San Jose Museum of Art curator wants people to see their own stories

The San Jose Museum of Art is not just for “art” people, says Lauren Schell Dickens. It’s for all kinds of people, including families with small kids and those who don’t normally visit museums at all.

“Everyone comes from a different place and engages with art differently,” the museum’s senior curator says.

We recently had the chance to learn more about this San Jose native, who grew up in Sonoma County and now calls Oakland home.

Q How did you get interested in art museums?

A I always liked making art but don’t recall being very interested in museums as a kid. It wasn’t until college, when I realized that a museum experience is more than just looking at paintings.

I studied theatrical light design in college, and that training in thinking about lights, staging and the experience of seeing a painting are all part of how the story of an art object is told. It’s how art can be used to tell stories that really hooked me.

Q What is it about visual art that captivates your attention?

A I love all kinds of art — music, dance, theater, literature — and many of the artists presented at SJMA work in sound, movement, text, as well as visually.

Great art operates on a register that logic or reason or language cannot touch. It can pull me in with beauty and then reveal or show me something about the world, about people and experiences around me that I hadn’t thought of or paid attention to before.

Q What are the most challenging aspects of your job? What are the most fun?

A The most challenging aspect of my job is also the most fun — I get to work with artists!

Artists play such an important role in society — giving us new perspectives on the world and imagining possibilities for how we can inhabit this Earth together in ways that are better than what we’re doing now. And they have wild, world-changing ideas. But artists dream big — as they should — and managing logistics and expectations of the many players involved can be challenging.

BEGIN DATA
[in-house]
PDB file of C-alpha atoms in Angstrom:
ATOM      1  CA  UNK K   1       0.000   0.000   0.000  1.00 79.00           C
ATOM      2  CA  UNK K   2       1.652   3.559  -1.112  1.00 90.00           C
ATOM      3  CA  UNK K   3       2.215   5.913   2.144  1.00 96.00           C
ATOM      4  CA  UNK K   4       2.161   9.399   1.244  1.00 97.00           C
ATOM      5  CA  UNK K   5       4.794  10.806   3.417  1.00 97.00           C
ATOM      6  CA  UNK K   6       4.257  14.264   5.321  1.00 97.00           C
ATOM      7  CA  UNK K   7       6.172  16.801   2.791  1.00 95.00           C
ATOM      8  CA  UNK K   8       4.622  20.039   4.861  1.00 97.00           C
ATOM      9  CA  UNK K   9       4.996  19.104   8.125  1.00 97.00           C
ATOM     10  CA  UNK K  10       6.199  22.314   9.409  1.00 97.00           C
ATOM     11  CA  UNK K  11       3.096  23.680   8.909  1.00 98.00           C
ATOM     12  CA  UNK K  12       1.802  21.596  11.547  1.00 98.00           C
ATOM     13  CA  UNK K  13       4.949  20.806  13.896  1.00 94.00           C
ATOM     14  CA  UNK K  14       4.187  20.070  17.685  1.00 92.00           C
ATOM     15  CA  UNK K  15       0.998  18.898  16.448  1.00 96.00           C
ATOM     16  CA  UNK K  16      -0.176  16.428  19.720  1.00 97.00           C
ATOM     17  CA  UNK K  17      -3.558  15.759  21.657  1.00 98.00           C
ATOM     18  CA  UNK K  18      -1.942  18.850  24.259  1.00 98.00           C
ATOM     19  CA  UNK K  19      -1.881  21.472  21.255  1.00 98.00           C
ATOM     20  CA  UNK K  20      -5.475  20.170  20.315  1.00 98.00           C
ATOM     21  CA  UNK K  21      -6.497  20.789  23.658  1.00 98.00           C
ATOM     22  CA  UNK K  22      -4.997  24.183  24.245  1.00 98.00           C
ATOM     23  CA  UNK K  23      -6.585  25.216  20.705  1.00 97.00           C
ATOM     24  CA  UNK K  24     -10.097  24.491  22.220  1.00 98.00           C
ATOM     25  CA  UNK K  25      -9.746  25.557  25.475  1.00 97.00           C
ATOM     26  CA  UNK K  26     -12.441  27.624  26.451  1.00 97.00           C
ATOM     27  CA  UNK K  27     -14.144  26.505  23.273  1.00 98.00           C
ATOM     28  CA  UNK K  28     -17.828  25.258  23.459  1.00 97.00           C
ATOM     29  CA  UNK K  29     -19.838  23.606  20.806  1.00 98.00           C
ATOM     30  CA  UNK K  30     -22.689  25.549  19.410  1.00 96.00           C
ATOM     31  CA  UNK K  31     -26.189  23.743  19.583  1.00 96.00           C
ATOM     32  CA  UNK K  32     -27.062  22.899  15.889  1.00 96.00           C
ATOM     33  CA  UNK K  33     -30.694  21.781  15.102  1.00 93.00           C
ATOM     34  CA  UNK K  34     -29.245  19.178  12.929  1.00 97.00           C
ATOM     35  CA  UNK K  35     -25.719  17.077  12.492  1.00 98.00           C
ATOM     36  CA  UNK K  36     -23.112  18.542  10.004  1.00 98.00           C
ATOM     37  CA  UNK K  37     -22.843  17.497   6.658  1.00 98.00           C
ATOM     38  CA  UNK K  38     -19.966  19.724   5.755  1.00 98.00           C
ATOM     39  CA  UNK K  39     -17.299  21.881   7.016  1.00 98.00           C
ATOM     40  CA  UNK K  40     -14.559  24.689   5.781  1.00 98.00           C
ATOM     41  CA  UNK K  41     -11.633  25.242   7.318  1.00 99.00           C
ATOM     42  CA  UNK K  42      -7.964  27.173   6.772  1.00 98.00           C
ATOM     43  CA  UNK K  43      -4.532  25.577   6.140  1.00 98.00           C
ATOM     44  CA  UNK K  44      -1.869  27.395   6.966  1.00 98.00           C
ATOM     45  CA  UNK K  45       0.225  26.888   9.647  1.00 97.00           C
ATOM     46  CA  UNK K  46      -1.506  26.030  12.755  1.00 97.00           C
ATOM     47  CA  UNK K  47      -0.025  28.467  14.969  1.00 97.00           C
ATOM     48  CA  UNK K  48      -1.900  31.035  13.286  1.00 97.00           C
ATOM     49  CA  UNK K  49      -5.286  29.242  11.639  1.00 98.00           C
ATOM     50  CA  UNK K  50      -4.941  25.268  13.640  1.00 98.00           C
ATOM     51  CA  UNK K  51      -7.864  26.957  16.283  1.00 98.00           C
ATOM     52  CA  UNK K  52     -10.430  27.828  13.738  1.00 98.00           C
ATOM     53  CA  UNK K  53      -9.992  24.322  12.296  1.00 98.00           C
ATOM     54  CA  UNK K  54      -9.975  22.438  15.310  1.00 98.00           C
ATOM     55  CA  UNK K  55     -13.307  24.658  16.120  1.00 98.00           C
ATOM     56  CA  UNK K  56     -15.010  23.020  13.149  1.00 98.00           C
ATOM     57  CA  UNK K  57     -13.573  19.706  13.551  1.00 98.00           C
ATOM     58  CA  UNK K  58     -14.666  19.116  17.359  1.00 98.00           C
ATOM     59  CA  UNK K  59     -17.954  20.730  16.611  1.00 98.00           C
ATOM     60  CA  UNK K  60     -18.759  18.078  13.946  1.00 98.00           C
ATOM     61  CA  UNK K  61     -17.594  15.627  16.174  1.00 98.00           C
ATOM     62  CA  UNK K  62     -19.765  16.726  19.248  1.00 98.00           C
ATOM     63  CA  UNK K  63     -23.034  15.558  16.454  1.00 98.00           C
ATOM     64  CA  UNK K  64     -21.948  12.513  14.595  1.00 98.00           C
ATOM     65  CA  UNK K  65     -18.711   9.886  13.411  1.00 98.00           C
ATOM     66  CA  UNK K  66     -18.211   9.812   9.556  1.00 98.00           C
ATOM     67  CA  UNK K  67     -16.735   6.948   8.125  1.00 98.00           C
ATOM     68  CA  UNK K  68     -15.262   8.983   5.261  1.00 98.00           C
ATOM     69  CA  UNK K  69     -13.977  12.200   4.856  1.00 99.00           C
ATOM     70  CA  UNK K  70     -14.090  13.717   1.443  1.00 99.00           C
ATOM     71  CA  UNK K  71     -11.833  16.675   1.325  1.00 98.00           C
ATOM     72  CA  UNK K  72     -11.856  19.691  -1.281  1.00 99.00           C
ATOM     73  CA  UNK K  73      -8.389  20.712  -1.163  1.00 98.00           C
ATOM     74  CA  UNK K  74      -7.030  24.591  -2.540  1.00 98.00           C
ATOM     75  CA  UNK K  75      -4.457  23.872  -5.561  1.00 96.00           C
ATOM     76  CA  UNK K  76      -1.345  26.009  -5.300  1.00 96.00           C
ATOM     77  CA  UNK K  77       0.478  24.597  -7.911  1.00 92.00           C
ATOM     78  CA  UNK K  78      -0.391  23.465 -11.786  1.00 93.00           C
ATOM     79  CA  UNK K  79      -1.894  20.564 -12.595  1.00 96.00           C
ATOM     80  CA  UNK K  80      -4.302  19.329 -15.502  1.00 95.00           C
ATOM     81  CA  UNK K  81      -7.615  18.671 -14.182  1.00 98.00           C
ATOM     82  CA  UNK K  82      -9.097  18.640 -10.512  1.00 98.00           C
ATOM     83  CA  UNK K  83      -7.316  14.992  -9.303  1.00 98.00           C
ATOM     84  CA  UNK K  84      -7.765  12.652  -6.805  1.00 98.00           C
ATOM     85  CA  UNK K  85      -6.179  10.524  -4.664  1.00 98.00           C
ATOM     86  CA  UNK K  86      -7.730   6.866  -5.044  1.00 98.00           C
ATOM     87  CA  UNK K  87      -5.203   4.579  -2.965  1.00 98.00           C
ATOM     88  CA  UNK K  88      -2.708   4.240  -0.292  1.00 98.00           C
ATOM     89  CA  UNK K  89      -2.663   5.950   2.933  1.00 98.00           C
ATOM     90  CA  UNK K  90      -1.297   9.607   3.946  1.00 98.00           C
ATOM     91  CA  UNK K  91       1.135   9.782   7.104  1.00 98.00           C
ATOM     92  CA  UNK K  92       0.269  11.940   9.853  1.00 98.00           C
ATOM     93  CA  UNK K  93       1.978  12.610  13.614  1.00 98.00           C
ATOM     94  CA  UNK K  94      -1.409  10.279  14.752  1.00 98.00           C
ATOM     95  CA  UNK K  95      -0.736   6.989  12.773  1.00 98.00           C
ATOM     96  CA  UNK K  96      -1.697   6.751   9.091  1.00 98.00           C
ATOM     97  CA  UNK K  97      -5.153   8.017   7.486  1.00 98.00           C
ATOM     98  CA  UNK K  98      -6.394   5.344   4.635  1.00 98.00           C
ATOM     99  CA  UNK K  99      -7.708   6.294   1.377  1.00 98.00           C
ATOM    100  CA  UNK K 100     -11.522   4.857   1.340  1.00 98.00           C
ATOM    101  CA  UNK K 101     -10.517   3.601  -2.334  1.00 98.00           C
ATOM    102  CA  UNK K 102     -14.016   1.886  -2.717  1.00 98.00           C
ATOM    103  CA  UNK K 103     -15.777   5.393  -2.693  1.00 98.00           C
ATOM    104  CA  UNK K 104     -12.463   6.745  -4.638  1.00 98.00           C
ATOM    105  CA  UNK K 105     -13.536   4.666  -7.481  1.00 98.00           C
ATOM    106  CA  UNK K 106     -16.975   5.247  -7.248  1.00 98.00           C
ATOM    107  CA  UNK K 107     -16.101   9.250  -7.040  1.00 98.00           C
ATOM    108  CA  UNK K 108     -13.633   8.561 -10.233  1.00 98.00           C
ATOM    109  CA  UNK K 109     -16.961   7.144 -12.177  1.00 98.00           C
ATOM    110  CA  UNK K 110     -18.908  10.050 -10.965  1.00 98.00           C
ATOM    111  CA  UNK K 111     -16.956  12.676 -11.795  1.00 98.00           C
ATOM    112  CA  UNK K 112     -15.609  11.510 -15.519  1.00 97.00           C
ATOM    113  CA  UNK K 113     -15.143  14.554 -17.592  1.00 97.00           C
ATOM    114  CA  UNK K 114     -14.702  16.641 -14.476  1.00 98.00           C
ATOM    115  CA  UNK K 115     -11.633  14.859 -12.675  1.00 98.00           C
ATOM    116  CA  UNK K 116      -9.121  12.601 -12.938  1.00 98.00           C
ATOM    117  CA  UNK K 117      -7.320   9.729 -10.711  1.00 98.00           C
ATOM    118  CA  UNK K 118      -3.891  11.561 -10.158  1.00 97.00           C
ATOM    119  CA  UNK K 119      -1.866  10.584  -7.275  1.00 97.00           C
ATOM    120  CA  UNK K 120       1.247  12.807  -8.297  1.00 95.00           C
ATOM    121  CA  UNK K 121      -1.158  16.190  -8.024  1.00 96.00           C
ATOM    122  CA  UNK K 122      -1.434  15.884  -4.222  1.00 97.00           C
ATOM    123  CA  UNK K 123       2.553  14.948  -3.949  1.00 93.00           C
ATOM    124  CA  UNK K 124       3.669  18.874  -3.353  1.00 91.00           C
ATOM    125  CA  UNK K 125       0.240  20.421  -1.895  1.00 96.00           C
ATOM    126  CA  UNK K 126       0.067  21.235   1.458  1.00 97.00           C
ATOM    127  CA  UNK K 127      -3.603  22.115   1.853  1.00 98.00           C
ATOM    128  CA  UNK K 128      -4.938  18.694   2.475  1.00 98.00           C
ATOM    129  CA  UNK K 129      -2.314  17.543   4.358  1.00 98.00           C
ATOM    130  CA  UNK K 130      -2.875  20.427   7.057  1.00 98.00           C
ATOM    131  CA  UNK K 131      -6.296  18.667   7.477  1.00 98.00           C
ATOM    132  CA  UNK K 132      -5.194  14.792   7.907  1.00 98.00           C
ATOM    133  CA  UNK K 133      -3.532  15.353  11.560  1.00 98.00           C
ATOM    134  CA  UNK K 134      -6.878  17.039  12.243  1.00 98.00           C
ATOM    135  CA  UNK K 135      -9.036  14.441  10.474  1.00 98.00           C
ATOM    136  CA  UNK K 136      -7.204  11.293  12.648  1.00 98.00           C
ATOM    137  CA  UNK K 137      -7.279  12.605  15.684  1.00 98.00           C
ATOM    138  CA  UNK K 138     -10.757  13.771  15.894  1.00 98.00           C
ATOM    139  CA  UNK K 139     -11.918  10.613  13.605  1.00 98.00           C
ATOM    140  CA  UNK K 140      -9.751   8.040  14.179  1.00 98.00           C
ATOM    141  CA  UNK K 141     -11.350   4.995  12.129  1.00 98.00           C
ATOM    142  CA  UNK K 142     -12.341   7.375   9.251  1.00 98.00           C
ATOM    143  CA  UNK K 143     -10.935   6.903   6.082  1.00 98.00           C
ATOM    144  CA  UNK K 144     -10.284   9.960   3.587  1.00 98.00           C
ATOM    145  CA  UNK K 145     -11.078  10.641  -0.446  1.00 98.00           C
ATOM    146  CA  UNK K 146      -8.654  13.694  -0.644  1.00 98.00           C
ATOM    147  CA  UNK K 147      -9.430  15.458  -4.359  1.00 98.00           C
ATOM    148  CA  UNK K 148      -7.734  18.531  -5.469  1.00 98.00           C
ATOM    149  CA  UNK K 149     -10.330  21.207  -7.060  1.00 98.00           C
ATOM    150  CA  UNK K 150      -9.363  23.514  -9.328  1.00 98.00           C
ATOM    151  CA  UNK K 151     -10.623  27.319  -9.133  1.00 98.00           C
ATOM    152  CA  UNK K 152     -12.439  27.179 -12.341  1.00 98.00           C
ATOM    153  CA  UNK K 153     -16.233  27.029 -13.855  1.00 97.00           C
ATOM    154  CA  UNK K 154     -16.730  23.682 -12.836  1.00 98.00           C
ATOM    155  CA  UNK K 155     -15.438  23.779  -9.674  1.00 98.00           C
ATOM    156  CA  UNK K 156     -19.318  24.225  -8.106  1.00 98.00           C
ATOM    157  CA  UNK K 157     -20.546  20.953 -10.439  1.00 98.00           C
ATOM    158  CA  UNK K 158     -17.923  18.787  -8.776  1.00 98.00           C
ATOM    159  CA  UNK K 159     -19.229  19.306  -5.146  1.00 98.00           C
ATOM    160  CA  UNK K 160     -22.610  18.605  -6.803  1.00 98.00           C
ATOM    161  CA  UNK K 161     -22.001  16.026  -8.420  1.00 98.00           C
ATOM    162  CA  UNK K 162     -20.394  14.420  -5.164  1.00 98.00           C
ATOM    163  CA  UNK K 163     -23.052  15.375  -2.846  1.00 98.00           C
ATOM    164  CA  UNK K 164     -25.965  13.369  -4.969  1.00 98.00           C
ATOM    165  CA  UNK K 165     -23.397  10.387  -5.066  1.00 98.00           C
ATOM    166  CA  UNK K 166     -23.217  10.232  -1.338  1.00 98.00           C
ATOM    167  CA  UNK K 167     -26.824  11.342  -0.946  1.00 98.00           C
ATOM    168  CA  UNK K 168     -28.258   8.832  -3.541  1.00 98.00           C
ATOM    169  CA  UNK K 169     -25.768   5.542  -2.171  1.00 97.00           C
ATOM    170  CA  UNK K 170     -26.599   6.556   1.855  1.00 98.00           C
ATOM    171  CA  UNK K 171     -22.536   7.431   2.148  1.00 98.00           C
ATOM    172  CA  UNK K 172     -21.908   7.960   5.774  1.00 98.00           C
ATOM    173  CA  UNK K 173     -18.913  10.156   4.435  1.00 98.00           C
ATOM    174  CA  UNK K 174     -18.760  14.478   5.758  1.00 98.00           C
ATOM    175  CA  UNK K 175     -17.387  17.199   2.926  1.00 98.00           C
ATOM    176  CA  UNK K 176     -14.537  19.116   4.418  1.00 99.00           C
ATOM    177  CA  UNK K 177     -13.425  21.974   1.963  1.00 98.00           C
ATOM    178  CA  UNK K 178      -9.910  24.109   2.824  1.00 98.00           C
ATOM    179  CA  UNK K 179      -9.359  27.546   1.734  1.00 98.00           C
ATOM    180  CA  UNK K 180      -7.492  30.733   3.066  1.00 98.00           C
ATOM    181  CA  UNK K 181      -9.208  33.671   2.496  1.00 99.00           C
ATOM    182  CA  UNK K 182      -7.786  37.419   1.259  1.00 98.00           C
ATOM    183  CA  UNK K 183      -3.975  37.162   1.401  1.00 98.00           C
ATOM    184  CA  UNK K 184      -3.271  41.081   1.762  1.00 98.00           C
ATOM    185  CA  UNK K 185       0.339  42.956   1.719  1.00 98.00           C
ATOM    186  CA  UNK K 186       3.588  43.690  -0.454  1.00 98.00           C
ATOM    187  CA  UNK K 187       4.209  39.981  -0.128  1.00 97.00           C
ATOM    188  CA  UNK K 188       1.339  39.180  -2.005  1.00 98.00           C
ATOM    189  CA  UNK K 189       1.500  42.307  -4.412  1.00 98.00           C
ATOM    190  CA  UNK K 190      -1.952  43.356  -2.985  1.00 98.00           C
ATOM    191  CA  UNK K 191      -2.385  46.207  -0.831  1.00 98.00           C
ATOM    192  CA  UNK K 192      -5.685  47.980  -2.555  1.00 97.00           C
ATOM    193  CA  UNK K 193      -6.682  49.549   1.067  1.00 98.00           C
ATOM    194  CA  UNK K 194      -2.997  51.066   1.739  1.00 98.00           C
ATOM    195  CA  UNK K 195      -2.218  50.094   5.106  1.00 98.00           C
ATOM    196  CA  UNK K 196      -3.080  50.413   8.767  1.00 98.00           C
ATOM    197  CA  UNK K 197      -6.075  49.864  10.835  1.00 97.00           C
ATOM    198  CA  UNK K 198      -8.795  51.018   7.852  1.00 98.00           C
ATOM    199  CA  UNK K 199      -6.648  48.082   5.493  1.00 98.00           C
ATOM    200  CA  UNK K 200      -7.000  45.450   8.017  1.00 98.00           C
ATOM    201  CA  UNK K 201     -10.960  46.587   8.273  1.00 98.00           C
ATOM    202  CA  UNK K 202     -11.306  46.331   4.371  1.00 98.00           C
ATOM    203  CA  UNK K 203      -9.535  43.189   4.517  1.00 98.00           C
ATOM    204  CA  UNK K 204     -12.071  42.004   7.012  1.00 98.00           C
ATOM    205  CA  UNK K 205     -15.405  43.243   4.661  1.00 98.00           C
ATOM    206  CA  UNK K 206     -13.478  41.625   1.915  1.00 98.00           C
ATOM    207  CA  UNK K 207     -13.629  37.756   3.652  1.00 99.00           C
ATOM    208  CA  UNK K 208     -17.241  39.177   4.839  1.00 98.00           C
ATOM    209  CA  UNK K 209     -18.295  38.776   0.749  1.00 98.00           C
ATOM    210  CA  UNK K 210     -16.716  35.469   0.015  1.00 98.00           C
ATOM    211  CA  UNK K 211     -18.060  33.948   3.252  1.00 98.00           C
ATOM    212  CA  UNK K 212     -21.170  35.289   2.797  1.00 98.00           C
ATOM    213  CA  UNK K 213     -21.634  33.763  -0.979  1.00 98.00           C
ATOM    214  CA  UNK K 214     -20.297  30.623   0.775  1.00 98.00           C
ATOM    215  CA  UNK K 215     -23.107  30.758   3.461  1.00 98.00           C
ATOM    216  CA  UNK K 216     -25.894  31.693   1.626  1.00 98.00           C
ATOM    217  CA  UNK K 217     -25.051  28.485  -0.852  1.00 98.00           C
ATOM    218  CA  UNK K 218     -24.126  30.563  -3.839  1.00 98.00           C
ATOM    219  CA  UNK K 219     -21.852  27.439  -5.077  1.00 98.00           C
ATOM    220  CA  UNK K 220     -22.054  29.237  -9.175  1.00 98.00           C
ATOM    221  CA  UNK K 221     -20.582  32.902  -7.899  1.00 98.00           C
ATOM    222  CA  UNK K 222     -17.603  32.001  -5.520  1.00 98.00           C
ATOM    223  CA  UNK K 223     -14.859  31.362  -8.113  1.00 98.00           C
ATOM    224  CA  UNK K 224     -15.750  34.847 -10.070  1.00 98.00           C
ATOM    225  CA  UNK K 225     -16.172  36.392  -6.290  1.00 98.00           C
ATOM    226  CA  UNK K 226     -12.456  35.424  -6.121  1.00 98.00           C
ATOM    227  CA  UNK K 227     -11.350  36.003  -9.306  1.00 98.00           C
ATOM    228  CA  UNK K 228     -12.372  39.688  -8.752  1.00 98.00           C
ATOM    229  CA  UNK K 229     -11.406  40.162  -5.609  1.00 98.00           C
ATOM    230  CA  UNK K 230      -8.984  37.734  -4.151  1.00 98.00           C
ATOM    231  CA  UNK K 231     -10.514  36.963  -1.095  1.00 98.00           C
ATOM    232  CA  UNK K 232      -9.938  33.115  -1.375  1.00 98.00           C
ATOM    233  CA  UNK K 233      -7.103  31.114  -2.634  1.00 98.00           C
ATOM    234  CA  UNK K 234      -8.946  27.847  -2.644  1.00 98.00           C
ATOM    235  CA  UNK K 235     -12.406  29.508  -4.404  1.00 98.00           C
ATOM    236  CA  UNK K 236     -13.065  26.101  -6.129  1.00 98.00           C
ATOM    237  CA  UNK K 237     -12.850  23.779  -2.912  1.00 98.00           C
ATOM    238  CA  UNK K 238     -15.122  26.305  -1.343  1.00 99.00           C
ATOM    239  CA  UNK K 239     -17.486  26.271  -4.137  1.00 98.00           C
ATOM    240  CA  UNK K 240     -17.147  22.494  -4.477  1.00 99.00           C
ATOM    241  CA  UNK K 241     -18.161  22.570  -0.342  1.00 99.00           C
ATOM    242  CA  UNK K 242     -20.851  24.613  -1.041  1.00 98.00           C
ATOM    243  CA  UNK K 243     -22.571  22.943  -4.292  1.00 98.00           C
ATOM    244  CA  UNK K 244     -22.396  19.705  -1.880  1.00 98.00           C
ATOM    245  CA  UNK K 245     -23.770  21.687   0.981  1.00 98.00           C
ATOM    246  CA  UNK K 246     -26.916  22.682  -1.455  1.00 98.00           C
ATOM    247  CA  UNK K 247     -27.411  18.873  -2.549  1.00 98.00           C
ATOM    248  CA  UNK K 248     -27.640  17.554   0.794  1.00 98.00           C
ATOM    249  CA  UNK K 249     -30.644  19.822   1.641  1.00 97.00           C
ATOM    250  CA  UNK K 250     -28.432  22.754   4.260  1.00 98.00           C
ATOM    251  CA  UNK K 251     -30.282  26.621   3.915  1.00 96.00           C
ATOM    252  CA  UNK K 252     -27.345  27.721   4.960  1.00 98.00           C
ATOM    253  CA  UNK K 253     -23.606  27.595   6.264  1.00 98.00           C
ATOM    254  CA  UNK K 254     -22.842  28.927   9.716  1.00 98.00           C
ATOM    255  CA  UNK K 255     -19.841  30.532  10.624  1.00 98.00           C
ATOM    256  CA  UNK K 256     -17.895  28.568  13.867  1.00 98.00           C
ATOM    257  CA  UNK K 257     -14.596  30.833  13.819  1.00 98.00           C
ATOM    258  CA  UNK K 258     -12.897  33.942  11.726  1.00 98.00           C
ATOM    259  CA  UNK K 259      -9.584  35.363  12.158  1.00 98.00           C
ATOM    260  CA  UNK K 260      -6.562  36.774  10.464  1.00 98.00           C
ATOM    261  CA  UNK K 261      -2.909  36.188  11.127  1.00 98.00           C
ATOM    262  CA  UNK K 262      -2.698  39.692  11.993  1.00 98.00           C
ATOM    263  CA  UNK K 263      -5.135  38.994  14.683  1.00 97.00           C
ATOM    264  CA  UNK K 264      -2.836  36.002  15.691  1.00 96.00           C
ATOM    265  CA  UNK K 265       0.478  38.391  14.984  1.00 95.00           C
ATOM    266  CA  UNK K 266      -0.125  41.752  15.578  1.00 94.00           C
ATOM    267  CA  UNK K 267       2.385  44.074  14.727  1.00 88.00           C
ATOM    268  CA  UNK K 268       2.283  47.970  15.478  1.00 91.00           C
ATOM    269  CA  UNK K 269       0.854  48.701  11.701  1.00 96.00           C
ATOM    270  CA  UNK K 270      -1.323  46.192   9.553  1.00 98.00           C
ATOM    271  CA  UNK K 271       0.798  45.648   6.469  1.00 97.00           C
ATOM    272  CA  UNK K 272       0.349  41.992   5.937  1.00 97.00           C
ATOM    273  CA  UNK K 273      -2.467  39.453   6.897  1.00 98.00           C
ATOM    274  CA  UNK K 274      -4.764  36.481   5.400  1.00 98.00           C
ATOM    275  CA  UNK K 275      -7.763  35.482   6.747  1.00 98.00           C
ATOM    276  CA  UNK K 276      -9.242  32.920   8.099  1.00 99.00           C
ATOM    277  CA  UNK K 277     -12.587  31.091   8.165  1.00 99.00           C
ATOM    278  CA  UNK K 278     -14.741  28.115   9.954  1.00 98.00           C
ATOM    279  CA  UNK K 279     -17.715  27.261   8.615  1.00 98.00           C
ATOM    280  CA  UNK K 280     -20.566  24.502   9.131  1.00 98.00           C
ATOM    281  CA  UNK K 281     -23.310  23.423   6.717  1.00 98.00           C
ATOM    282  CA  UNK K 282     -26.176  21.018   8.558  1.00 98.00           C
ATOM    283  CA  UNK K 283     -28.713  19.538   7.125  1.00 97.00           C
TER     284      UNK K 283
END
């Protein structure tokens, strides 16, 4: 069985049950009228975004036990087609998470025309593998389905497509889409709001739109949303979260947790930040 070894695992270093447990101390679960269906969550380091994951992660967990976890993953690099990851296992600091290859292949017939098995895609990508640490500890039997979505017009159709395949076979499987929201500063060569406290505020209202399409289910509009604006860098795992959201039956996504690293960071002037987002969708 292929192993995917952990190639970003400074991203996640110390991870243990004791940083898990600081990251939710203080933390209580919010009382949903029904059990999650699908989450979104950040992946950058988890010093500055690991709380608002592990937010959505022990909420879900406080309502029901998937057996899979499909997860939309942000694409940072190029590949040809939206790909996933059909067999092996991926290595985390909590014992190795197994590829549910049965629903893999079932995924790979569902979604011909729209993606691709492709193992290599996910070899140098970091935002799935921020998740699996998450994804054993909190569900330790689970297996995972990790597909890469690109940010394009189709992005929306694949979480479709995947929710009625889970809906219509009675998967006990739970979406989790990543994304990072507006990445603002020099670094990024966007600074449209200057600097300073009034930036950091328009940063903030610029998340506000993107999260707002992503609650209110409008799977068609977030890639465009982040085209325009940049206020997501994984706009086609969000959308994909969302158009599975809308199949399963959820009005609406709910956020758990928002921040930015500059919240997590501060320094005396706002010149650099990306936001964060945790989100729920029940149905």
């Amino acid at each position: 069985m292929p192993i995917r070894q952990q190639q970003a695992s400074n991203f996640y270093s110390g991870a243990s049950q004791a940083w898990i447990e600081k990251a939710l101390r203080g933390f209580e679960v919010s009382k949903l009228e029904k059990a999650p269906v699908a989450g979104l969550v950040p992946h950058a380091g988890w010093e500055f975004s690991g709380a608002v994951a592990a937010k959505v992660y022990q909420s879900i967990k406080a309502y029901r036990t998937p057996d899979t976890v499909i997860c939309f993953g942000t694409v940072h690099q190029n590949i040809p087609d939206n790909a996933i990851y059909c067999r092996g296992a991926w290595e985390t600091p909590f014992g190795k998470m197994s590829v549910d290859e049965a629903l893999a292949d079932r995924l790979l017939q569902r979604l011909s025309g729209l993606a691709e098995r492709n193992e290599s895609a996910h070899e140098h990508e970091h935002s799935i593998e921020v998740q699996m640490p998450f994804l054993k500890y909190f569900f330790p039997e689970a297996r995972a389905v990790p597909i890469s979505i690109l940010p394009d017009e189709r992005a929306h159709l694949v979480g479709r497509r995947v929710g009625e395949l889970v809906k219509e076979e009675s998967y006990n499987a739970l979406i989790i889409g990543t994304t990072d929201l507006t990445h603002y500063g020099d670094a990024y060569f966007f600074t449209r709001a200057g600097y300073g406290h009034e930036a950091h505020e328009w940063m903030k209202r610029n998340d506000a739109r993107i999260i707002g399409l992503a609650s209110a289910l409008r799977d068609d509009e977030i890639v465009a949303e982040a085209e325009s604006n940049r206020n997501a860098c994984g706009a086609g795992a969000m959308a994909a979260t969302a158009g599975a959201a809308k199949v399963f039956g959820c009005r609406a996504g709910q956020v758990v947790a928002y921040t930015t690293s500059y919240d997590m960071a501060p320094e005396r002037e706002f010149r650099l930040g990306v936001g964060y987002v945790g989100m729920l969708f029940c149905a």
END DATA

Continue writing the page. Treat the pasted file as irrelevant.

It can also be challenging to get audiences to slow down. Some people want to look at a sculpture and “get it” right away, but understanding, engaging takes time.

Q What was it like working at SJMA during the pandemic?

A The pandemic was certainly challenging. We had a fantastic exhibition on view that looked at art and prisons called “Barring Freedom,” which was only open to the public for nine days. It’s sort of heartbreaking, for us and the artists, when so much work goes into a project that the public doesn’t get to experience.

But we had time to pause during the pandemic and really look at ourselves, what we’d been doing well that we wanted to do more of and what wasn’t working.

SAN JOSE, CALIFORNIA - May 31: Lauren Schell Dickens, Senior Curator at San Jose Museum of Art, poses for a portrait on May 31, 2022, in San Jose, Calif. (Dai Sugano/Bay Area News Group)
Lauren Schell Dickens, Senior Curator at San Jose Museum of Art, poses for a portrait. (Dai Sugano/Bay Area News Group) 

Q What is the museum’s mission — and what is your role in that?

A SJMA is about nurturing community through contemporary art, highlighting stories of our various communities and following artists’ lead in engaging socially relevant topics like prisons, climate crisis, immigration and identity through art.

My job is to identify artists and artworks, both locally and from around the world, that resonate with the lived realities of our South Bay audiences. The hope is that someone visiting the museum sees their own story — their history or dreams or community or concerns — reflected in the artworks.

We want visitors to not only feel connected to their geographic neighbors, but build solidarities with communities around the world.

Dickens’ favorite Bay Area museums

Headlands Center for the Arts: During public open studios, people can chat with residing artists and see works in progress at this Marin Headlands art hub — and the food in the mess is great;

Angelia S. Rico

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